Helen (heleninwales) wrote,

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Are critiques helpful?

Just thought I'd copy here something I said in one of the advanced creative writing forums for the OU course I'm currently doing (as a student).

A fellow student posted saying:

Do critiques help?

I'm stuck with my thing. I don't even want to look at it! Critiques are at total opposites with my structure. Can't please everybody. But how do we know who is right? Oh the subjectivity! I suppose we have to rely on our instinct? But can we trust it?!

This was my reply:

There are times when critiques definitely help. The typo that has been staring you in the face, but you can't see it because your brain reads what you meant to say, not what's actually on the page. Continuity errors are another, especially after a piece has been revised a couple of times. It's easy to think that you said something when you haven't because you've forgotten that it was in a paragraph that you deleted. Pacing, explaining too much or too little. Critiquers can definitely help with these.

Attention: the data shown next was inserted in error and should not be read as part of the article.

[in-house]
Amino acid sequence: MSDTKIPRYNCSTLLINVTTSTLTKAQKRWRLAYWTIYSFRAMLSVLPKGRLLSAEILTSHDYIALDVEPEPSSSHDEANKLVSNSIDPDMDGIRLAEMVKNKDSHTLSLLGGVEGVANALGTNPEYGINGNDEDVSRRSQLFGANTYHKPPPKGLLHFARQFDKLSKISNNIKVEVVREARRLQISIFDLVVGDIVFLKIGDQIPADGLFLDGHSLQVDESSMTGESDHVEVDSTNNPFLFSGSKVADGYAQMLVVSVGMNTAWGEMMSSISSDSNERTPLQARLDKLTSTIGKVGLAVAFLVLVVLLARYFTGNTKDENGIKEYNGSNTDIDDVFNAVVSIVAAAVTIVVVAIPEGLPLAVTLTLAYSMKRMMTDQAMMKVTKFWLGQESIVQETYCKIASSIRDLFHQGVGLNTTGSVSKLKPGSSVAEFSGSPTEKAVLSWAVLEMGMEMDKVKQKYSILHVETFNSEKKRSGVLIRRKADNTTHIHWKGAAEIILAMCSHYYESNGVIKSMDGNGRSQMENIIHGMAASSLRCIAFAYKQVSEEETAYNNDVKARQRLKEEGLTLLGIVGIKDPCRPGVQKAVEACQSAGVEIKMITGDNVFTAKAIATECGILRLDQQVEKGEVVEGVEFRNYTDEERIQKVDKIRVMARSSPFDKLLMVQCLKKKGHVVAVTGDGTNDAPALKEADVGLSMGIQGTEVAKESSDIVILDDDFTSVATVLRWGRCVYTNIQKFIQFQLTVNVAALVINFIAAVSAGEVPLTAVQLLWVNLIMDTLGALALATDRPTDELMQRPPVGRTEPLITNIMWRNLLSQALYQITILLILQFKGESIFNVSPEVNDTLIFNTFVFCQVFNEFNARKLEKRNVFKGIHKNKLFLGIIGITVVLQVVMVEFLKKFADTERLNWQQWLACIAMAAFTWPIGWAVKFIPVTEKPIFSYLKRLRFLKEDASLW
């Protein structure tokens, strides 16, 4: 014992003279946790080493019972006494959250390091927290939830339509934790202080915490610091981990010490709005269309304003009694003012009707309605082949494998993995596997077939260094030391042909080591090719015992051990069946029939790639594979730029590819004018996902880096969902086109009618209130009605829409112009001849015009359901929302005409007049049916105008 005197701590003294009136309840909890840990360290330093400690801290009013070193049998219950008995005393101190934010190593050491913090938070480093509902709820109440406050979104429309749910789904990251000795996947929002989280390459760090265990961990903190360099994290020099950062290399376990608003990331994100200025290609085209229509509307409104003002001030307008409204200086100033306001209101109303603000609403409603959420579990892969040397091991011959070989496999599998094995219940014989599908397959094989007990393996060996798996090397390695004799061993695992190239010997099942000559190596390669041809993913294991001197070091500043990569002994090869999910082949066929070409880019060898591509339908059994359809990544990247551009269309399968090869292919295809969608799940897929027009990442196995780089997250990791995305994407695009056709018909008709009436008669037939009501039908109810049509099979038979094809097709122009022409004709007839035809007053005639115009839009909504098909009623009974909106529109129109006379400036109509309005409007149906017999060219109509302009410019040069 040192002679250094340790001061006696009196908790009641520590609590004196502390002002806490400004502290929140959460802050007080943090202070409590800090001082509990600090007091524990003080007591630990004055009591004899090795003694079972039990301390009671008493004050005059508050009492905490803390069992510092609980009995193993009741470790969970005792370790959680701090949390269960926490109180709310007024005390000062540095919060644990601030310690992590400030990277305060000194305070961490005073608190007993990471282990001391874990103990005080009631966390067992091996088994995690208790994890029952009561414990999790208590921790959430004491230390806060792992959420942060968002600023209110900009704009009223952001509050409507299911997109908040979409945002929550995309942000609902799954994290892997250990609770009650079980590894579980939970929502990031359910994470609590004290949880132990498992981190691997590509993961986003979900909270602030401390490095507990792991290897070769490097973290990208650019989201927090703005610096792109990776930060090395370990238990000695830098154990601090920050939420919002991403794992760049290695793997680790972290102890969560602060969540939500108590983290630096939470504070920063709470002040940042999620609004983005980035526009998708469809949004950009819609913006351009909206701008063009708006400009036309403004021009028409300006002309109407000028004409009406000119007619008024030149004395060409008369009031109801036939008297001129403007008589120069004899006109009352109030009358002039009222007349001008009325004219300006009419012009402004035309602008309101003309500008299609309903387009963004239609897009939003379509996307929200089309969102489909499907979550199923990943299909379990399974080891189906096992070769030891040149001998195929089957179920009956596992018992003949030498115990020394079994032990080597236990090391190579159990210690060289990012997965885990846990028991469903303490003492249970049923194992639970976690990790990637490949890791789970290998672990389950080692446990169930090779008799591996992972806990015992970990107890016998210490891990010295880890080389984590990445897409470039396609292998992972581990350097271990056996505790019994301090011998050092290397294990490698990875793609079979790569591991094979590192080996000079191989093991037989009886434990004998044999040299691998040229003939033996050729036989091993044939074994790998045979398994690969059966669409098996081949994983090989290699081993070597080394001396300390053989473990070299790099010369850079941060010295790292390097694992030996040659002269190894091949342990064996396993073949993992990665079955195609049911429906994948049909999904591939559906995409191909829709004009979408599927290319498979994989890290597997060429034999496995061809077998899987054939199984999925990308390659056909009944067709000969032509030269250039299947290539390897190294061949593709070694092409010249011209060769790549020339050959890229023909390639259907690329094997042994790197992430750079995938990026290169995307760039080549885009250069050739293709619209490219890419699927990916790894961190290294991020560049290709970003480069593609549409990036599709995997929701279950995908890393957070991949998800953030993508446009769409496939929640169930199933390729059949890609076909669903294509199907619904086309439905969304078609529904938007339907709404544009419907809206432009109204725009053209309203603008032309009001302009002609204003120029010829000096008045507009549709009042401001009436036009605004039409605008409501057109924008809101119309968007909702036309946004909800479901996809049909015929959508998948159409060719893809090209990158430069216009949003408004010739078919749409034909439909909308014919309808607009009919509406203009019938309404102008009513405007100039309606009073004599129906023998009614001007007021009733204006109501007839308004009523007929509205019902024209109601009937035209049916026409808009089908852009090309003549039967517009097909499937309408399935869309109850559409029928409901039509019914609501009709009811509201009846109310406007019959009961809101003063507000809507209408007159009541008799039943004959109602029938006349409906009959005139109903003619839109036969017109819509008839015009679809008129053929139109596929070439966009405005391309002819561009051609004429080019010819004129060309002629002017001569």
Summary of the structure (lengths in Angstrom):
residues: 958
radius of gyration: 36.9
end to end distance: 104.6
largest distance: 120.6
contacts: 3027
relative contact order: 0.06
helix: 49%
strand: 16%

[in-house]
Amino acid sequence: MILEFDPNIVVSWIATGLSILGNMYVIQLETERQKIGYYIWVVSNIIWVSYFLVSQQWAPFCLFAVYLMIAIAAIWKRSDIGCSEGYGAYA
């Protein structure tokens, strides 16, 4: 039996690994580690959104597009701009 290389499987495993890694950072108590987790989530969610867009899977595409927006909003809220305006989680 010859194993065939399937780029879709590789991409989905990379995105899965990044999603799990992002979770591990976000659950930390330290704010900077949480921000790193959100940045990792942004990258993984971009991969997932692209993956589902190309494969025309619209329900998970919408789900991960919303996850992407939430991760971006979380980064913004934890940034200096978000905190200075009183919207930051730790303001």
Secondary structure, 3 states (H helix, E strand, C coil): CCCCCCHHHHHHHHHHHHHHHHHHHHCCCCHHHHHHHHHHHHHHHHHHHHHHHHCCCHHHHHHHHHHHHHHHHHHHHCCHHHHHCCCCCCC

Other things, probably not. Which viewpoint or verb tense, things like that, are more a matter of taste and opinion, so I'd say go with your instinct.

I know that, especially when they're beginners, writers (and I include my younger self here!) often feel that if only someone could come along and say, "Just delete this, add that, change this, leave that as it is," and voila! they would have a wonderful story that will sell to the first place they send it and be hailed as wonderful by everyone who reads it. Or in other words, they want the magic secret to writing the perfect story.

Is this what people secretly want when they ask for a critique? Any of you have any thoughts on whether critiques are useful or not? What sort of things do you expect a critique to pick up?
Tags: writing reflection
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